Methicillin-resistant Staphylococcus aureus in long-term-care facilities.
Clin Microbiol Infect. 2009 Dec;15(s7ESCMID Consensus concerning MRSA.):26-30
Authors: Manzur A, Gudiol F
Owing to a high prevalence of methicillin-resistant Staphylococcus aureus (MRSA) among residents, long-term-care facilities (LTCFs) have become substantial reservoirs of this microorganism. Few data on the natural history of MRSA colonization in this setting are available. The cumulative incidence appears to be approximately 20% per year, and more than half of carriers have persistent colonization. Several host-related factors, such as antibiotic use, invasive devices, and poor infection control practices, increase the risk of colonization. Clinical experience suggests that subsequent MRSA infections are neither frequent nor severe while colonized residents are living in an LTCF; however, when admitted to an acute-care centre, colonized individuals may spread MRSA to other patients and may develop severe infections. Therefore, the epidemiological impact of the high prevalence of MRSA in these centres is more relevant than the clinical impact of this colonization for an individual resident. Standard precautions should be applied as routine infection control measures for all residents of LTCFs, whereas barrier precautions, cohorting, decolonization and other measures should be undertaken only for controlling outbreaks of MRSA infection.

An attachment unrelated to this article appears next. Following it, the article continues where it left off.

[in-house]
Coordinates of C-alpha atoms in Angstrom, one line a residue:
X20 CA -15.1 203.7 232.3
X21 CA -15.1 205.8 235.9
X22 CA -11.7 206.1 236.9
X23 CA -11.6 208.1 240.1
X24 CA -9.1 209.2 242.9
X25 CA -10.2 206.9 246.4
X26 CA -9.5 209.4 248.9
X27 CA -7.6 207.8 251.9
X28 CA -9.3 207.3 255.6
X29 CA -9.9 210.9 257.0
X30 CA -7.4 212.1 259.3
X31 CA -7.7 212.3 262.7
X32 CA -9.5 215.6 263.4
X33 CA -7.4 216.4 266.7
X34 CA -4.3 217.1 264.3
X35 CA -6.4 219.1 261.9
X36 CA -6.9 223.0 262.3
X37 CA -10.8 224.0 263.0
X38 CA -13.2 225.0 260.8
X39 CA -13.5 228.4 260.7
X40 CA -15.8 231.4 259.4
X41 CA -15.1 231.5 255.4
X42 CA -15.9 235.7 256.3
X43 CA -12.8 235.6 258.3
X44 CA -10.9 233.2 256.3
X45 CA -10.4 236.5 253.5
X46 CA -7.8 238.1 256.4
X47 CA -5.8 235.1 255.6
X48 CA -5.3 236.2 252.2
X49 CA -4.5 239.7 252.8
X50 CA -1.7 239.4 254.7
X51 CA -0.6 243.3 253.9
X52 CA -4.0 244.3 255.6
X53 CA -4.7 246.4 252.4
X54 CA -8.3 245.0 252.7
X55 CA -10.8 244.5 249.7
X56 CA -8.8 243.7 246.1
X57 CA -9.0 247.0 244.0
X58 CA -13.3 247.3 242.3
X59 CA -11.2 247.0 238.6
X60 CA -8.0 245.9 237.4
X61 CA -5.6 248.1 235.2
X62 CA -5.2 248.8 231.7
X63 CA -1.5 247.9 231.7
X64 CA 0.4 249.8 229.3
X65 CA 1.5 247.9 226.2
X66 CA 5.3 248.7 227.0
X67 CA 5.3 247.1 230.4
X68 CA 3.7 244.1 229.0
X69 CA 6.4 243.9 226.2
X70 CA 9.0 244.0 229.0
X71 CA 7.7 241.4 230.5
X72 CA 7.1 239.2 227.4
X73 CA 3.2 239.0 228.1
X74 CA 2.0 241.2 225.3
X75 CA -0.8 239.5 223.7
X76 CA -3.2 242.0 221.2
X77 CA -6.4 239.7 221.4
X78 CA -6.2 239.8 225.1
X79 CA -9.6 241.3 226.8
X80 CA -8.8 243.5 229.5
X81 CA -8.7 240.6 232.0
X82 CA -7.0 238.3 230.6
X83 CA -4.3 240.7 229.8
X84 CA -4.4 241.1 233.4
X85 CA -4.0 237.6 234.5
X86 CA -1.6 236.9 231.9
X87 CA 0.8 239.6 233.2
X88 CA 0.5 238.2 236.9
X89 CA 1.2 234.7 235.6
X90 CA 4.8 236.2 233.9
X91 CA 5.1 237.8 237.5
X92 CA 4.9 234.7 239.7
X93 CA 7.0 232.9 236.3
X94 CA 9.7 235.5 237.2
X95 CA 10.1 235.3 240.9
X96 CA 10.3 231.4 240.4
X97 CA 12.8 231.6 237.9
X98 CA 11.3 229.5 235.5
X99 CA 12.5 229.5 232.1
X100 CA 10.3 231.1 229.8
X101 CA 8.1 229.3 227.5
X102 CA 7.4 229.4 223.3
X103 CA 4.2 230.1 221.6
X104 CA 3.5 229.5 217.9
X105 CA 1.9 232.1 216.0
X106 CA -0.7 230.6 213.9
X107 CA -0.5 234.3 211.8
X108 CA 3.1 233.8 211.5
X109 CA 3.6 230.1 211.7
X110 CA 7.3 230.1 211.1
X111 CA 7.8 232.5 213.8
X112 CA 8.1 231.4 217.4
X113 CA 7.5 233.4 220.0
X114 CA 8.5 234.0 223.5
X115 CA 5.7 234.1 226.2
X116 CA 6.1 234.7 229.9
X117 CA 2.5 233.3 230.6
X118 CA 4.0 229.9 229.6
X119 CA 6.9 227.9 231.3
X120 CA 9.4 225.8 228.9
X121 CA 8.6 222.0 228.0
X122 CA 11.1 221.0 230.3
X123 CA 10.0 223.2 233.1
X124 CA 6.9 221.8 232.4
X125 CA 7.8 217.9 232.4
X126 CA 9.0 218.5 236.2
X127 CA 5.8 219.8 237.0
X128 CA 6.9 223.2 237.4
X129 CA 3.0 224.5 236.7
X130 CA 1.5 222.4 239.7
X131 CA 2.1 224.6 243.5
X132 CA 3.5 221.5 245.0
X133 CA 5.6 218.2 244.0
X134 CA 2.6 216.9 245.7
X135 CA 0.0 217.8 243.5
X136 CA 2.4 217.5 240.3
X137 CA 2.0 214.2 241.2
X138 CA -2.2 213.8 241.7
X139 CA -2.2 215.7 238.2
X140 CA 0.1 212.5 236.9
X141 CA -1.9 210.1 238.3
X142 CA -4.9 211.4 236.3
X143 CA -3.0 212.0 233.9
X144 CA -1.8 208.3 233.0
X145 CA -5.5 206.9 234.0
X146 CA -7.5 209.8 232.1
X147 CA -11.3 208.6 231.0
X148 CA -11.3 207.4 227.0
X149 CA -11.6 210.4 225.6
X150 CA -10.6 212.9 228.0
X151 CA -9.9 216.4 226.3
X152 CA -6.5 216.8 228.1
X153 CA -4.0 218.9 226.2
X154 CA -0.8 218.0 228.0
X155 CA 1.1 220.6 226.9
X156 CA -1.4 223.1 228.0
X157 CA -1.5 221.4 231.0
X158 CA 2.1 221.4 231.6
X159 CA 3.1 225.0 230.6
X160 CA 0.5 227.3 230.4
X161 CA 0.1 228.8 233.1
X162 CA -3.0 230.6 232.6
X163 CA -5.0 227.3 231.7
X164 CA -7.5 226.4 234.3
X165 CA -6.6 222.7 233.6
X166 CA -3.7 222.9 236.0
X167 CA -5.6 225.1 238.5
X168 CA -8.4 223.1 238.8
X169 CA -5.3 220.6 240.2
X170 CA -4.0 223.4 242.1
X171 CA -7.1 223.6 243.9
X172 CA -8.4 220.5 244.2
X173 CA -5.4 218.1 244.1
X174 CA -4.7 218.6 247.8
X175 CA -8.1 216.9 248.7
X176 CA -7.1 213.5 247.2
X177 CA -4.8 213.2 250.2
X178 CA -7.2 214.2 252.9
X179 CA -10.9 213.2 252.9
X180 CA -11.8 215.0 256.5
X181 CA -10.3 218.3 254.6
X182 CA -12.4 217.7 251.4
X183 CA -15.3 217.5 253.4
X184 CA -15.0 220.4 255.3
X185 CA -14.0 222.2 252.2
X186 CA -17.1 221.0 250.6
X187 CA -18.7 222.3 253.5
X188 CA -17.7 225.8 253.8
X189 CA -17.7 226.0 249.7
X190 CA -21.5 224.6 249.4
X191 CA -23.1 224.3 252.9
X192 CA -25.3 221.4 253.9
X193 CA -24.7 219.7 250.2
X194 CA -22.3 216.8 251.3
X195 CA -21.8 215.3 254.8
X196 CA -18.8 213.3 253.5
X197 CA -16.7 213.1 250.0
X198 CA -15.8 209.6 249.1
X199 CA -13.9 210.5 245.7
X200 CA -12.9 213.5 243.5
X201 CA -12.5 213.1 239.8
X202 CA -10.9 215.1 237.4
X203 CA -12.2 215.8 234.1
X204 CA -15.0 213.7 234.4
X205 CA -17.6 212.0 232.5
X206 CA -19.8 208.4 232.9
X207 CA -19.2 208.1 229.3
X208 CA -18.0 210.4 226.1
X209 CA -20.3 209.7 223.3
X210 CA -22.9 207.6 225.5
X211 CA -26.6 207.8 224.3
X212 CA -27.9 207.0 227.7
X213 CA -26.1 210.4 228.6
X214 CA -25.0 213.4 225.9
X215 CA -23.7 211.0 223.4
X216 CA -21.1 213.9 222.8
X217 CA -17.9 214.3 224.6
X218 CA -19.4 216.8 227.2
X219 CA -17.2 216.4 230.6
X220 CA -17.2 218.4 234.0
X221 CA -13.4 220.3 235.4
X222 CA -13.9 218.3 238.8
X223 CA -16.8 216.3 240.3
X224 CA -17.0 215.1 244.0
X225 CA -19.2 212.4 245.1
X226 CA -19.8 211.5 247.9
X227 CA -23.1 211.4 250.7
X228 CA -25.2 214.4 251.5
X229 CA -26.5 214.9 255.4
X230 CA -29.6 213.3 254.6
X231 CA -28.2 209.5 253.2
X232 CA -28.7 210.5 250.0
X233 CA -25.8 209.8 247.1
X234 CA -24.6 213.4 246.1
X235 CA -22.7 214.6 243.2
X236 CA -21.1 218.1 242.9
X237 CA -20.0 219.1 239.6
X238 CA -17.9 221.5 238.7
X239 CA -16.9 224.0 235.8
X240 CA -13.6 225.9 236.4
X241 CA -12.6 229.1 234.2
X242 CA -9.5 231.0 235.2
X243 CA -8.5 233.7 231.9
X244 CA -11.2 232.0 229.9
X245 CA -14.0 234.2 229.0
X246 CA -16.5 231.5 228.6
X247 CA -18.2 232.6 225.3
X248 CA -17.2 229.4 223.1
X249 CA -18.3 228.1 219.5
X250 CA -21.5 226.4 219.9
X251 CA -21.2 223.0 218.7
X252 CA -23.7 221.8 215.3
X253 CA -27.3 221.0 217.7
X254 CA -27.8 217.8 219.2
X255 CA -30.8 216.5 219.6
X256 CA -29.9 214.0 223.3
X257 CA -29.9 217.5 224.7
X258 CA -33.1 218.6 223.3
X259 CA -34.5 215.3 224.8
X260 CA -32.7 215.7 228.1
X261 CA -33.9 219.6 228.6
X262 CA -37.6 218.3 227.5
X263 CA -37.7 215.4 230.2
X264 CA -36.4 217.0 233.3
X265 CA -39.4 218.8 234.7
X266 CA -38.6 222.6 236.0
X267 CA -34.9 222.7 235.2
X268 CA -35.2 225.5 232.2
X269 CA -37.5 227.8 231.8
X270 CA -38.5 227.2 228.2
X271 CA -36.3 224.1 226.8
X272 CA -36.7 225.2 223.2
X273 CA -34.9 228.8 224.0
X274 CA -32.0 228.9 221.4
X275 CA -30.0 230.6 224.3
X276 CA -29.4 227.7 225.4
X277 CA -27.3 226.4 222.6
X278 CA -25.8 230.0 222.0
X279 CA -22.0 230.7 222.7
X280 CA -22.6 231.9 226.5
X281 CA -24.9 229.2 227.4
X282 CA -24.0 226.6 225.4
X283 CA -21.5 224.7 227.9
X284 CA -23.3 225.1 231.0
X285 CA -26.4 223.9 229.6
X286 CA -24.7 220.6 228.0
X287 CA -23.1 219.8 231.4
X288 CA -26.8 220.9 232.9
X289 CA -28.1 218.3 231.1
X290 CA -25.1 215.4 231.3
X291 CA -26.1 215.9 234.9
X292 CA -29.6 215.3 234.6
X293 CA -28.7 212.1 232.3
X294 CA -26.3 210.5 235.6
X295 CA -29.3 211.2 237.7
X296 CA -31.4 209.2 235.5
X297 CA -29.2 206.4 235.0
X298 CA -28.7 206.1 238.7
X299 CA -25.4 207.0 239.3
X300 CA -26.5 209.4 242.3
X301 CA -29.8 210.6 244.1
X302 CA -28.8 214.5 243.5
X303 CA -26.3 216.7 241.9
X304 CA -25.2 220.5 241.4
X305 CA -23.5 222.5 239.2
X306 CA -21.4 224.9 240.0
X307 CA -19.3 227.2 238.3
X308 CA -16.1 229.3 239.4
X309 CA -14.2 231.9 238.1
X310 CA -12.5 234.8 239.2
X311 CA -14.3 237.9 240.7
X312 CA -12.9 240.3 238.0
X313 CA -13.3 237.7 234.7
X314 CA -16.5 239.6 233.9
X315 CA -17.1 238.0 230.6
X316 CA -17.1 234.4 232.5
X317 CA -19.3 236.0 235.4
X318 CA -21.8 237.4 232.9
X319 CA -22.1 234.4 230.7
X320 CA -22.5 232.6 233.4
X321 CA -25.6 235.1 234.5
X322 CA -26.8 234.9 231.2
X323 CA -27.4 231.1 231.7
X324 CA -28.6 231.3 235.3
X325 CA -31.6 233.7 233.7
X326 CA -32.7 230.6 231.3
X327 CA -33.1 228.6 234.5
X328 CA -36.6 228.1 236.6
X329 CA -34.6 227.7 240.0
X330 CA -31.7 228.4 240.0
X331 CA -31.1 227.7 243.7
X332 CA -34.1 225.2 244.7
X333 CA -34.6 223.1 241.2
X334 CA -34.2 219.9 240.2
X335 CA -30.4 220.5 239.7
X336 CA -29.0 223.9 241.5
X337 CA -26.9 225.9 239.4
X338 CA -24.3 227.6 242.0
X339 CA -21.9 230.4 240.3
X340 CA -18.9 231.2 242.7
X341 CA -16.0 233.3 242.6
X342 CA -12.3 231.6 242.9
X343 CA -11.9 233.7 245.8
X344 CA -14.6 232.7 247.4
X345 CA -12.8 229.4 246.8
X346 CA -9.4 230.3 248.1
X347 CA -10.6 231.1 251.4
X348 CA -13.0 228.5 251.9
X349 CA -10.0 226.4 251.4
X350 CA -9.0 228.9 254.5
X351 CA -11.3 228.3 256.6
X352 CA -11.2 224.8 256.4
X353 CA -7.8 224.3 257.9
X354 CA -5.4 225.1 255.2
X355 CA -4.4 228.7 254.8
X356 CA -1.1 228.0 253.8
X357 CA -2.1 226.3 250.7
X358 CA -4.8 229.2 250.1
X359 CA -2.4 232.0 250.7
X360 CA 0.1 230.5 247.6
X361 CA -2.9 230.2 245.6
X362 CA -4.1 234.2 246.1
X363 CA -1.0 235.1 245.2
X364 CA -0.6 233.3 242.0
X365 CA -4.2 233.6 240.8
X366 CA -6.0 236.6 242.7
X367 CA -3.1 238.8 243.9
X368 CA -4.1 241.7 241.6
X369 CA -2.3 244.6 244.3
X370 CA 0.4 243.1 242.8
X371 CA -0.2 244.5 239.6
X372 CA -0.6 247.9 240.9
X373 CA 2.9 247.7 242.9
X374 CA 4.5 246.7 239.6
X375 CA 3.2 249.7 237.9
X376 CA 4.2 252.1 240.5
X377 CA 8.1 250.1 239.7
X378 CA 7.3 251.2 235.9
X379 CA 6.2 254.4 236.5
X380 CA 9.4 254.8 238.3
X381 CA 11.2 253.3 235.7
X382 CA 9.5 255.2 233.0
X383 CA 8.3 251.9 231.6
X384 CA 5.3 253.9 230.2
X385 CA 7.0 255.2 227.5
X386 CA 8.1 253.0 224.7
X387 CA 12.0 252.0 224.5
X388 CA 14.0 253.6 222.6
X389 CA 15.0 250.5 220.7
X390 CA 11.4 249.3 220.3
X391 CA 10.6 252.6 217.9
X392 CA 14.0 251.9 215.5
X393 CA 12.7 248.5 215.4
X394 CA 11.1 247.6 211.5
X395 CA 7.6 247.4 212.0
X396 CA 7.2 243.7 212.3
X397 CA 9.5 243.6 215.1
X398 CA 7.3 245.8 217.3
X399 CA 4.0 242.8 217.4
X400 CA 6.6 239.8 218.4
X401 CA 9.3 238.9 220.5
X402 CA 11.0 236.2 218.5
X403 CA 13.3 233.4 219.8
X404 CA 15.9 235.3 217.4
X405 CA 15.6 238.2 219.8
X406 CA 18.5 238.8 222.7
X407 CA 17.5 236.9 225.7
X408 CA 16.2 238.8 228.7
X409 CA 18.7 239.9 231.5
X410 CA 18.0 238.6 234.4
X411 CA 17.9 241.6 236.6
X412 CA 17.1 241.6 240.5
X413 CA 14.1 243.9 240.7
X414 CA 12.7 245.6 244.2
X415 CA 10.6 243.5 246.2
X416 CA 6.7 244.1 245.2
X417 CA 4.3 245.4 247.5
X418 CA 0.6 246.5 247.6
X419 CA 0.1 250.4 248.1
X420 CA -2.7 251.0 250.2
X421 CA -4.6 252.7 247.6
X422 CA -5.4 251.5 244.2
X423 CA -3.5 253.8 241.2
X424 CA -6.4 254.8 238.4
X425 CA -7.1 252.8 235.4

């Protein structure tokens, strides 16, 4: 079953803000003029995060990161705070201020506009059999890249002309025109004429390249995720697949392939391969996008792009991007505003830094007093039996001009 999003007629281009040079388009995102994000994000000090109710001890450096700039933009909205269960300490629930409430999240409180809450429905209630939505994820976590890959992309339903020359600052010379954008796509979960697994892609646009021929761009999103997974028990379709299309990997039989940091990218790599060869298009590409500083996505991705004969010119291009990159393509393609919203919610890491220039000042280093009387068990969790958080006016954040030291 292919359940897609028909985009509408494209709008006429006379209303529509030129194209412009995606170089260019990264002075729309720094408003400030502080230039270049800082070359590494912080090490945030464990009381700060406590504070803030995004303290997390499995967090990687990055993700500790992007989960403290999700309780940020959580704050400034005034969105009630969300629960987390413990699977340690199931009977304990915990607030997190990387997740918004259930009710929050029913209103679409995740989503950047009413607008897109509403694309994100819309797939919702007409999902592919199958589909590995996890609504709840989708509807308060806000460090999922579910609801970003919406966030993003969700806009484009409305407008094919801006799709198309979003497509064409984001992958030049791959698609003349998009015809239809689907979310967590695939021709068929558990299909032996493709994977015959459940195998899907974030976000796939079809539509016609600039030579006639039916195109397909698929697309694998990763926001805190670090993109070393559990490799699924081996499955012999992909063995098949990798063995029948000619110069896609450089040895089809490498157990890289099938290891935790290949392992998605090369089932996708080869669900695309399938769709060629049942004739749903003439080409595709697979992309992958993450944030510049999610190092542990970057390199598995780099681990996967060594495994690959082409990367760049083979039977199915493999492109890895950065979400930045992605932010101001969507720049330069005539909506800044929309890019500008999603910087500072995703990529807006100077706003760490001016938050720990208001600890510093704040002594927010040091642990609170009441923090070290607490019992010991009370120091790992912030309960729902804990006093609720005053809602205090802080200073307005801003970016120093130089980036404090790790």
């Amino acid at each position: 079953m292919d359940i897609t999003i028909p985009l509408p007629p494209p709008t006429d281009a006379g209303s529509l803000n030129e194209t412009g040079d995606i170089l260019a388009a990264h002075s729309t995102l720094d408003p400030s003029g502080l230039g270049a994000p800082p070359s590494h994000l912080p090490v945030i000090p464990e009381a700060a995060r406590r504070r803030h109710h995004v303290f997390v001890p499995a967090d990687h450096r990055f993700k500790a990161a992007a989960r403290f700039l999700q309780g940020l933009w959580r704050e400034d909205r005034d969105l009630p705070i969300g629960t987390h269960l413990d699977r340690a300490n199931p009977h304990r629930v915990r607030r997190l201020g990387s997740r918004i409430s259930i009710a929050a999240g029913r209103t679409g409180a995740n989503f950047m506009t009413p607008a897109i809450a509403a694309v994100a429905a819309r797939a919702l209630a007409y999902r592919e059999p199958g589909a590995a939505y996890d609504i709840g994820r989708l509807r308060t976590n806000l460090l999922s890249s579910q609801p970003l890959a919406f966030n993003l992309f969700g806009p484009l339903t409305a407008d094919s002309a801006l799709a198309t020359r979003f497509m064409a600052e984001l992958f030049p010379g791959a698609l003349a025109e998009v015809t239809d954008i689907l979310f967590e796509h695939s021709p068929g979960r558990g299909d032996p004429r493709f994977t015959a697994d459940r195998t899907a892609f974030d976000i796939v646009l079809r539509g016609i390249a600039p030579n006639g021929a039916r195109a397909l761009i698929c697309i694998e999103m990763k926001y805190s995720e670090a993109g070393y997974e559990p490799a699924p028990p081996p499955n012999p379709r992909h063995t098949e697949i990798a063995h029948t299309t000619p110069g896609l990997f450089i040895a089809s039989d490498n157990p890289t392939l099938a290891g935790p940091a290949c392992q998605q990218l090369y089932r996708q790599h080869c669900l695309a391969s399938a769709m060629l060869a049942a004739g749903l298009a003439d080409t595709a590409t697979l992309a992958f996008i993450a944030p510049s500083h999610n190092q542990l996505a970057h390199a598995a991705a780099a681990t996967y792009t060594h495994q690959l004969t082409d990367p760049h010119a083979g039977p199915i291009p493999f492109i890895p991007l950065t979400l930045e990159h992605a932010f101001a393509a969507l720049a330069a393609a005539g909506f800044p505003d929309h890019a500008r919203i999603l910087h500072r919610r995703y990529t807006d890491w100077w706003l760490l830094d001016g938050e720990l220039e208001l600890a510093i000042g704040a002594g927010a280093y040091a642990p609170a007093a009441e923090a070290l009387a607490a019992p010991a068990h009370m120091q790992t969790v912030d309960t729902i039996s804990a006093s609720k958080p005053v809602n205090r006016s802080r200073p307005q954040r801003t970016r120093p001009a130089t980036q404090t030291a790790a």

PMID: 19951331 [PubMed - as supplied by publisher]